Both Krupinski and Hartmann were ordered to the Reichsluftfahrtministerium (Ministry of Aviation) in Berlin for the Oak Leaves presentation. Both arrived in Berlin on 23 March 1944 only to learn that the presentation would be made at the Führerhauptquartier (Führer Headquarter). They were instructed to go the Anhalter Bahnhof where they would take an overnight train to the Führerhauptquartier. Here they met fellow JG 52 pilots Gerhard Barkhorn, who was to receive the Swords to his Knight's Cross, and Johannes Wiese. Also present were Kurt Bühligen, Horst Ademeit, Reinhard Seiler, Hans-Joachim Jabs, Dr. Maximilian Otte, Bernhard Jope and Hansgeorg Bätcher from the bomber force, and the Flak officer Fritz Petersen, all destined to receive the Oak Leaves. Krupinski assumed that they were heading for the Wolf's Lair in East Prussia but the train was heading for the Berghof in Berchtesgaden.[6] On the train, all of them got drunk on cognac and champagne. Supporting each other and unable to stand, they arrived at Berchtesgaden. Major Nicolaus von Below, Hitler's Luftwaffe adjutant, was shocked. After some sobering up, they were still intoxicated. Hartmann took a German officer's hat from a stand and put it on, but it was too large. Von Below became upset, told Hartmann it was Hitler's and ordered him to put it back.[7]

Defence of the Reich[edit]

After achieving 177 victories, Krupinski was transferred from the Russian front to Germany, where he was assigned to 1.Staffel of Jagdgeschwader 5. Promoted to the rank of Hauptmann (captain) in May 1944, Krupinski was made commander of II. Gruppe of Jagdgeschwader 11. After the Allied invasion of France in June 1944, the Gruppe was rushed to Normandy to operate on low-level Army support missions. Krupinski claimed 10 Allied aircraft shot down before he was wounded and burned on 12 August. By September he was transferred as Commanding Officer of III. Gruppe, Jagdgeschwader 26. In March 1945, Krupinski was transferred to the aces unit Jagdverband 44, which flew the Messerschmitt 262 jet, claiming his last two aerial victories of the war on 16 and 26 April 1945.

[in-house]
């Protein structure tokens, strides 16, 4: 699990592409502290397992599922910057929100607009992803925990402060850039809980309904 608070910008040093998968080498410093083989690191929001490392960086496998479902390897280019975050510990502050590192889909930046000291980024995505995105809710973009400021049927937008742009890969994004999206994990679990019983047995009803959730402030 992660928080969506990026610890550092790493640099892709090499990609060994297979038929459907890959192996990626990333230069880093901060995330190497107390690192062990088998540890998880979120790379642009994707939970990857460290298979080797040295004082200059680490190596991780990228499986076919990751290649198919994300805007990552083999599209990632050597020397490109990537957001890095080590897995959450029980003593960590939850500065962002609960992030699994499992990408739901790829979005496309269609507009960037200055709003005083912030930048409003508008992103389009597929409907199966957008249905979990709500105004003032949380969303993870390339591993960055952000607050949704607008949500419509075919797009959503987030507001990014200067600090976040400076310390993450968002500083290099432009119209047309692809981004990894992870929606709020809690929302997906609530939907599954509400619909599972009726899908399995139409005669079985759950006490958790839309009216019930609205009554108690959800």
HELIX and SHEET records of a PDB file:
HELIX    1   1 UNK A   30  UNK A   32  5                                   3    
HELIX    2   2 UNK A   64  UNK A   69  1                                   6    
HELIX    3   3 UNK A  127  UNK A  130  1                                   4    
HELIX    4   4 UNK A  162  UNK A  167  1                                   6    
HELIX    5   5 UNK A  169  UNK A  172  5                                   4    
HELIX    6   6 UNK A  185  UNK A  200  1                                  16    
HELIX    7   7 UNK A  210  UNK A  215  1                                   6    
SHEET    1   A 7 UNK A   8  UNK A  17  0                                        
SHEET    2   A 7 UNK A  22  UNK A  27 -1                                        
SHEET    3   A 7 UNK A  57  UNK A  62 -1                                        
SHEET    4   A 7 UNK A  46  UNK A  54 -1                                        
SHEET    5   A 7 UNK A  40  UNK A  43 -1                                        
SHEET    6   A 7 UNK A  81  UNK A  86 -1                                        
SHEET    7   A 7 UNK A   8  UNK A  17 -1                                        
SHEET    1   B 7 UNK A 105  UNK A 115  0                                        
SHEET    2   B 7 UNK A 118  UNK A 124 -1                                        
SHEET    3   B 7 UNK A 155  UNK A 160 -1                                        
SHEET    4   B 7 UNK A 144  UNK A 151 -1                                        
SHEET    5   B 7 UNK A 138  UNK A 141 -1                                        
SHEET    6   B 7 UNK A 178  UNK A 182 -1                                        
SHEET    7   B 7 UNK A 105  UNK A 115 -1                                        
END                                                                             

At 3:00 pm on 24 April 1945, Krupinski was one of four pilots to take off from Munich-Riem to intercept a United States Army Air Forces (USAAF) B-26 Marauder aircraft formation. Günther Lützow, who failed to return from this mission, led the flight of four. Lützow's fate remains unknown to this date. One of the other two pilots was Leutnant Klaus Neumann.[8]

After having claimed 197 enemy planes (177 Eastern Front, 20 against the Western Allies, in about 1100 missions), Krupinski went into American captivity on 5 May 1945. He was held in US custody at Salzburg, Aibling, Heilbronn, Heidelberg, in England, France, Munich-Oberföhring and Tegernsee before being released on 26 September 1945. Krupinski had bailed out four times and had been wounded five times.

Gehlen Organization[edit]

The former General Reinhard Gehlen had offered his services to the Americans in the end of 1945. Gehlen had served as chief of Fremde Heere Ost (FHO), the German Army's military intelligence unit on the Eastern Front. The Gehlen Organization was in need for people who were familiar with the air war. Krupinski was hired and helped gather information about the armed forces in the Soviet occupation zone until 1953. There are many conflicting or missing bits of information about this stage of Krupinski's life. He had done little to lift this veil of uncertainty.[9]

Bundeswehr[edit]

Generalleutnant Walter Krupinski

Krupinski entered the Amt Blank (Blank Agency), named after Theodor Blank, the forerunner of the German Federal Ministry of Defence on 15 December 1952. Given the rank of major in 1957, Krupinski went to lead Jagdbombergeschwader 33 (FBW33) the first postwar German jet fighter wing. In 1966 Krupinski took command of the German forces of the Luftwaffen-Ausbildungs-Kommando in Texas with the rank of brigadier general. In July 1969 Krupinski became commander of the 3rd Luftwaffe division. In 1971 he became chief of staff of Second Allied Tactical Air Force. In October 1974 Krupinski was promoted commanding officer of the airfleet. Due to the Rudel Scandal he was forced into early retirement on 8 November 1976 holding the rank of Lieutenant-general. Krupinski died in Neunkirchen-Seelscheid in 2000.

Awards[edit]

Notes[edit]

  1. ^ Flight training in the Luftwaffe progressed through the levels A1, A2 and B1, B2, referred to as A/B flight training. A training included theoretical and practical training in aerobatics, navigation, long-distance flights and dead-stick landings. The B courses included high-altitude flights, instrument flights, night landings and training to handle the aircraft in difficult situations.